21 Adsorption mechanism has also been investigated on aquifer materials. For example, ligand exchange was regarded as the dominant reaction in sorption of fulvic and humic acids onto both synthetic (iron-oxide-coated quartz) and natural aquifer materials (soil and sediments) (Chi & Amy, 2004). In contracts, preferential adsorption of hydrophobic versus hydrophilic OM was also observed (Ussiri & Johnson, 2004), indicating the importance of hydrophobic interaction. Others have emphasized the importance of mineral texture on sorption processes. For example, a pore-filling mechanism was suggested by a study on low-polarity organic compounds (such as PAHs) sorption within a microporous aquitard (Xia & Ball, 1999). Similarly, entrapment of hydrophobic organic compounds in an aquifer kerogen isolate was explained by hole-filling mechanism (Ran et al. 2004). A conceptual model was proposed to describe microscale, intergranular variability in sorption properties of the aquifer sediments (Barber et al. 1992). However, no studies have examined the adsorption of bulk or NDOM fractions on natural heterogeneous carbonate materials. Desorption: Desorption of NDOM in an aquifer syst em, whether partial or complete, can significantly affect the OM and aquifer solid, and thus controls the fate and transport of subsurface OM and other organic or inorganic contaminants. For example, slow desorption kinetics limits the efficiency of soil and groundwater remediation as well as the bioavailability of contaminants (Carmichael et al. 1997; Karapanagioti et al. 2001). When adsorption is irreversible, that is, the whole of the adsorb ed NDOM cannot be completely desorbed under similar conditions, the system is termed hys teretic (Ditoro & Horzempa, 1982; Vaccari & Kaouris, 1988). Hysteresis was observed for a number of organic compounds adsorbed on soil sediments, pure clay minerals, and metal oxides (Barriuso et al. 1992; Ditoro & Horzempa, 1982; Pu & Cutright, 2006; Vaccari & Kaouris, 1988). However, strictly speaking, completely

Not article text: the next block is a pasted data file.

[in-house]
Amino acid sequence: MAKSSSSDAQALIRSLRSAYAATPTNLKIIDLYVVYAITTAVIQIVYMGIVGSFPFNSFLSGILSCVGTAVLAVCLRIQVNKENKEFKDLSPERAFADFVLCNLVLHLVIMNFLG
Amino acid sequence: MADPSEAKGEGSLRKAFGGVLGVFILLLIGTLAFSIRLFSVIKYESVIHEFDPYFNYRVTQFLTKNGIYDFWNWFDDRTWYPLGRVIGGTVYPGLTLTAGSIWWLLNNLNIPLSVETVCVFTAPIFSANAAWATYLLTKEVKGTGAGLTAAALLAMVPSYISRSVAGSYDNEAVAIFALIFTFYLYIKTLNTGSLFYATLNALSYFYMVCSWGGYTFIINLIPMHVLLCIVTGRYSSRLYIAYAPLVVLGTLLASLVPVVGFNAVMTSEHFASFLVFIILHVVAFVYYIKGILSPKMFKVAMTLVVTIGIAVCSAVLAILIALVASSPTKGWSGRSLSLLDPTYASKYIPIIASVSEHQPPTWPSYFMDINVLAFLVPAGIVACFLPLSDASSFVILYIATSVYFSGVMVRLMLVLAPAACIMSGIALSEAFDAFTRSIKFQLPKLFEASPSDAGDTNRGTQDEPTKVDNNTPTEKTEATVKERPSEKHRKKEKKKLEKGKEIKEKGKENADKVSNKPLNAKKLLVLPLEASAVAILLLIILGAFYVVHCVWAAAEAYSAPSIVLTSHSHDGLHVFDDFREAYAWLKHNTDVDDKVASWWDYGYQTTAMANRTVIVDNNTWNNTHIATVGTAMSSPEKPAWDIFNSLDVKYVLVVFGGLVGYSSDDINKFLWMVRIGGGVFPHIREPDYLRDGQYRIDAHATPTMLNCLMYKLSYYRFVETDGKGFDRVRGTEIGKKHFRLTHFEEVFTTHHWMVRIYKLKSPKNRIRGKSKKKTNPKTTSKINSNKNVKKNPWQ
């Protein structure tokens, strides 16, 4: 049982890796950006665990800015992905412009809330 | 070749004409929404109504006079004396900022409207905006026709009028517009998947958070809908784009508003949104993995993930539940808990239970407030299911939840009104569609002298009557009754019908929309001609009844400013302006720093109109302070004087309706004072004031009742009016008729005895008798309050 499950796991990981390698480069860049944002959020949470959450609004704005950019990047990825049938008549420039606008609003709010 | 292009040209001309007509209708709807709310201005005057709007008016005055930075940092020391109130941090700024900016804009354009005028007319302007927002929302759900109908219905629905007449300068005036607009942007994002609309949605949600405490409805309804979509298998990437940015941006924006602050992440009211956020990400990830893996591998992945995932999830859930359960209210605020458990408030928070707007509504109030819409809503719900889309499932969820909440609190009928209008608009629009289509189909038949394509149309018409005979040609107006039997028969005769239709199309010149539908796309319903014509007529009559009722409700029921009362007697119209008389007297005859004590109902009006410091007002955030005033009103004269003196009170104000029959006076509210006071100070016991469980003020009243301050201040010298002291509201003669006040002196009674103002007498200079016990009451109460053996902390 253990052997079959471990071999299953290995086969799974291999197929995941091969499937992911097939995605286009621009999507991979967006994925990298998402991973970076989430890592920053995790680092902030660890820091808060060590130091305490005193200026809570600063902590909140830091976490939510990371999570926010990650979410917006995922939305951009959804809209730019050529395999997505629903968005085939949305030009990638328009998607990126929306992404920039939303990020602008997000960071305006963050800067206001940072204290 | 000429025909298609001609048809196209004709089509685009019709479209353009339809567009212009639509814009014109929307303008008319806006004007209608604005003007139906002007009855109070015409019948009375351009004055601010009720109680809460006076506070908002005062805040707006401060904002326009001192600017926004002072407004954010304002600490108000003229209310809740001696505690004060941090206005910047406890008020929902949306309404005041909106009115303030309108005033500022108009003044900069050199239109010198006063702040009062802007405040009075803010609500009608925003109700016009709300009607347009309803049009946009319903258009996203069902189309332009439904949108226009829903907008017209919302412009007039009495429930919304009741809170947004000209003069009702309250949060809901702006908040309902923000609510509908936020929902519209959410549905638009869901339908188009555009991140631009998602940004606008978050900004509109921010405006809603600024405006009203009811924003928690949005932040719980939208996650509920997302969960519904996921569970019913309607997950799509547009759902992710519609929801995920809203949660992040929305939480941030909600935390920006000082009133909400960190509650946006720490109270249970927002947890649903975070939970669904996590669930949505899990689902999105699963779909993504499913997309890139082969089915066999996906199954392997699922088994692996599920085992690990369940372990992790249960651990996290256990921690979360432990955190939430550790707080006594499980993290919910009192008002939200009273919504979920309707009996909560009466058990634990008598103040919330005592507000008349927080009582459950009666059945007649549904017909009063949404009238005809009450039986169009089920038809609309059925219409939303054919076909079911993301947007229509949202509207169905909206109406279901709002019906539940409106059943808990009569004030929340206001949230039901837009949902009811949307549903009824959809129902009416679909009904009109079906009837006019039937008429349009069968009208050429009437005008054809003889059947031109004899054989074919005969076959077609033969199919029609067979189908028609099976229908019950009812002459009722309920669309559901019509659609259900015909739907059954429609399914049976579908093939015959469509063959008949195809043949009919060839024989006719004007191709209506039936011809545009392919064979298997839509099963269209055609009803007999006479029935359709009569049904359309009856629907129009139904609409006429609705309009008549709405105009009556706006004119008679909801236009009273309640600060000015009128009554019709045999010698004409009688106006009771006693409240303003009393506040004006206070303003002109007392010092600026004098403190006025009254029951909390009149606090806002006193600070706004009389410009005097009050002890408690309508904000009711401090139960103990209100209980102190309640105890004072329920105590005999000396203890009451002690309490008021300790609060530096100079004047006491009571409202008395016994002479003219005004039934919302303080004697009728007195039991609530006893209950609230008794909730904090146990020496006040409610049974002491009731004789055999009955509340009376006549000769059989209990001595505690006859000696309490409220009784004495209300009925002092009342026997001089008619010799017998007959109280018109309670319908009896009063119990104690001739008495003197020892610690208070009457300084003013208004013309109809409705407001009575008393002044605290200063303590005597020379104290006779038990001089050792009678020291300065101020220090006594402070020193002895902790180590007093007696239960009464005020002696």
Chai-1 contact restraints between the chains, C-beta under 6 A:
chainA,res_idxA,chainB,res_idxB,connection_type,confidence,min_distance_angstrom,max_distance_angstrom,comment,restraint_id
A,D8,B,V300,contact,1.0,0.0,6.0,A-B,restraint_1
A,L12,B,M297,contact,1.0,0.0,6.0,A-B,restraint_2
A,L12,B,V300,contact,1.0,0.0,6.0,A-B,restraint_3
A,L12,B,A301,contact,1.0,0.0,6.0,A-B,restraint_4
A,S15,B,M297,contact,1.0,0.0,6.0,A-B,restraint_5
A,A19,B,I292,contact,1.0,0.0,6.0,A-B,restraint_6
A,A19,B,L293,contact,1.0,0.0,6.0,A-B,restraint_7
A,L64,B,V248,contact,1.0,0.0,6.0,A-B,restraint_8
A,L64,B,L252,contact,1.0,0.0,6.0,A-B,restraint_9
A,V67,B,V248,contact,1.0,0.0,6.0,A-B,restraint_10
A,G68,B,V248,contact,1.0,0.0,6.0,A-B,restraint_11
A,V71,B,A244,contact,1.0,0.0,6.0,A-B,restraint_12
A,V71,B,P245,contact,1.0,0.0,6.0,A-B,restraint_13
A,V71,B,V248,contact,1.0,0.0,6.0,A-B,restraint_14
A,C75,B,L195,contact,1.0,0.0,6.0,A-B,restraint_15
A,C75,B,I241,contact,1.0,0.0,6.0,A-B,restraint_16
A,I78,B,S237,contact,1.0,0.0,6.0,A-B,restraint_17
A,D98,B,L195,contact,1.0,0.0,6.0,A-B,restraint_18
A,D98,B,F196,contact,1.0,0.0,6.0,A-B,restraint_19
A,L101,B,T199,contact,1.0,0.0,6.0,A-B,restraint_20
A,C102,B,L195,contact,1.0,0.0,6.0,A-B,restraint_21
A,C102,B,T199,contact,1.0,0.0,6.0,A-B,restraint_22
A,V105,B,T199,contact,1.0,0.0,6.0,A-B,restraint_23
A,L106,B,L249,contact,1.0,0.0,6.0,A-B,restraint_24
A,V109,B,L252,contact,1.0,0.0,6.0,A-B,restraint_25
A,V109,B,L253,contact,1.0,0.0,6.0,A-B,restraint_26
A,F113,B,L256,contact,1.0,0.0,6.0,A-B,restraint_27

22 irreversible reactions are thermodynamically impossible. Thus, the hysteresis of an adsorptiondesorption reaction is often considered as an experimental artifact due to either kinetic limitation or other factors such as chemical and biological activities (Gu et al. 1994). In any case, the degree to which adsorption of organic compounds may be reversible can be taken as an indication of the strength of the sorben t-sorptive interaction (Essington, 2004c). Dissolution/precipitation: A unique feature of karst, versus other types of aquifers, is that dissolution/precipitations may occur on short (experimentally observable) timescales. An issue that is still debated is whether organic compounds enhance or inhibit the dissolution of carbonate minerals. Some organic compounds were shown to enhance dissolution (Fredd & Fogler, 1998; McMahon et al. 1995; Perry et al. 2003; Wu & Grant, 2002) or at least inhibit precipitation (Inskeep & Bloom, 1986; Lin & Singer, 2005; Lin et al. 2004; Luttge & Conrad, 2004). Natural organic moieties such as acids may enhance calcite dissolution by simply releasing proton to the aqueous system (Equation 2-1): 2H+ + CaCO3 = Ca2+ + H2O + CO2 (2-1) Organic moieties may also fuel microbial respiration, producing CO2, which leads to calcite dissolution, following the overall reaction (Equation 2-2): CO2 + CaCO3 + H2O = Ca2+ + 2HCO3 (2-2) The calcite dissolution rate has also been found to increase significantly in the presence of chelating agents which bind calcium. A surface chelation mechanism was introduced to describe the dissolution and the rate of dissolution is found enhanced by the influence of proton attack at low pH (Fredd & Fogler, 1998; McMahon et al. 1995; Perry et al. 2003; Wu & Grant, 2002). On the other hand, some compounds were shown to inhibit calcite dissolution as well as enhance precipitation (Frye & Thomas, 1993; Hoch et al. 2000). The finding that compounds of
23 greater Mw and hydrophobicity (e.g., humic versus fu lvic acids) inhibit calcite growth most (Hoch et al. 2000; Lin & Singer, 2005; Lin et al. 2004), indicates that surface coverage plays an important role. Thermodynamic modeling suggest that carboxylic acids, hydroxyl aldehydes, and amides will be effective crystal growth inhibitors through their strong adsorption to the growth steps, thereby blocking these sites to further attachment by calcium (de Leeuw, 2004). Again, most previous research on the influence of OM on carbonate mineral dissolution or precipitation was carried out using pure mineral samples. Our study investigates the abiotic NDOM-carbonate rock interactions that may be pr edicted to take place in the Floridan aquifer through laboratory adsorption-desorption experiments using NDOM (collected from North Florida creeks and soil extracts) and aquifer mate rials. The present study is designed to be a starting point toward an understanding the range and complexity of behaviors of karst OMcarbonate subsurface system.